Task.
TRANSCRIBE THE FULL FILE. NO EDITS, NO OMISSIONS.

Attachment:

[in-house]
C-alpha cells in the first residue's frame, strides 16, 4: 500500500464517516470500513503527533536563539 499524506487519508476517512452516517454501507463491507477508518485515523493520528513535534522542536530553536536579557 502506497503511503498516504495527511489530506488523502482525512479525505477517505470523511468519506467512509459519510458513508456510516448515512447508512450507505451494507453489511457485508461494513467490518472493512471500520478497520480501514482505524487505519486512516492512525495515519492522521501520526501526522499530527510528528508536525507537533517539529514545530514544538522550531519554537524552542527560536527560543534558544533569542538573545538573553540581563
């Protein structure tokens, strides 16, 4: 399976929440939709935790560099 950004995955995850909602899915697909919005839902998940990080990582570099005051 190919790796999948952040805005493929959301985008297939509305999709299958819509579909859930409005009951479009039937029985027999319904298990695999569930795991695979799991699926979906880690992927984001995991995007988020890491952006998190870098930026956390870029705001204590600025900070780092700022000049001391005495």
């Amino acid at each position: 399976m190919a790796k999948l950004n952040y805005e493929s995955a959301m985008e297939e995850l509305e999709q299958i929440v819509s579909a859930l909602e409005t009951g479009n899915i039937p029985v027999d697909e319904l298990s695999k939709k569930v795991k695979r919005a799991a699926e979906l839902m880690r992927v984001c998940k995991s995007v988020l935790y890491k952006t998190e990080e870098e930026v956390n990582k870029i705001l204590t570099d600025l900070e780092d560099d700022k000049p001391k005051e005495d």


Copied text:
[in-house]
C-alpha cells in the first residue's frame, strides 16, 4: 500500500464517516470500513503527533536563539 499524506487519508476517512452516517454501507463491507477508518485515523493520528513535534522542536530553536536579557 502506497503511503498516504495527511489530506488523502482525512479525505477517505470523511468519506467512509459519510458513508456510516448515512447508512450507505451494507453489511457485508461494513467490518472493512471500520478497520480501514482505524487505519486512516492512525495515519492522521501520526501526522499530527510528528508536525507537533517539529514545530514544538522550531519554537524552542527560536527560543534558544533569542538573545538573553540581563
């Protein structure tokens, strides 16, 4: 399976929440939709935790560099 950004995955995850909602899915697909919005839902998940990080990582570099005051 190919790796999948952040805005493929959301985008297939509305999709299958819509579909859930409005009951479009039937029985027999319904298990695999569930795991695979799991699926979906880690992927984001995991995007988020890491952006998190870098930026956390870029705001204590600025900070780092700022000049001391005495």
């Amino acid at each position: 399976m190919a790796k999948l950004n952040y805005e493929s995955a959301m985008e297939e995850l509305e999709q299958i929440v819509s579909a859930l909602e409005t009951g479009n899915i039937p029985v027999d697909e319904l298990s695999k939709k569930v795991k695979r919005a799991a699926e979906l839902m880690r992927v984001c998940k995991s995007v988020l935790y890491k952006t998190e990080e870098e930026v956390n990582k870029i705001l204590t570099d600025l900070e780092d560099d700022k000049p001391k005051e005495d």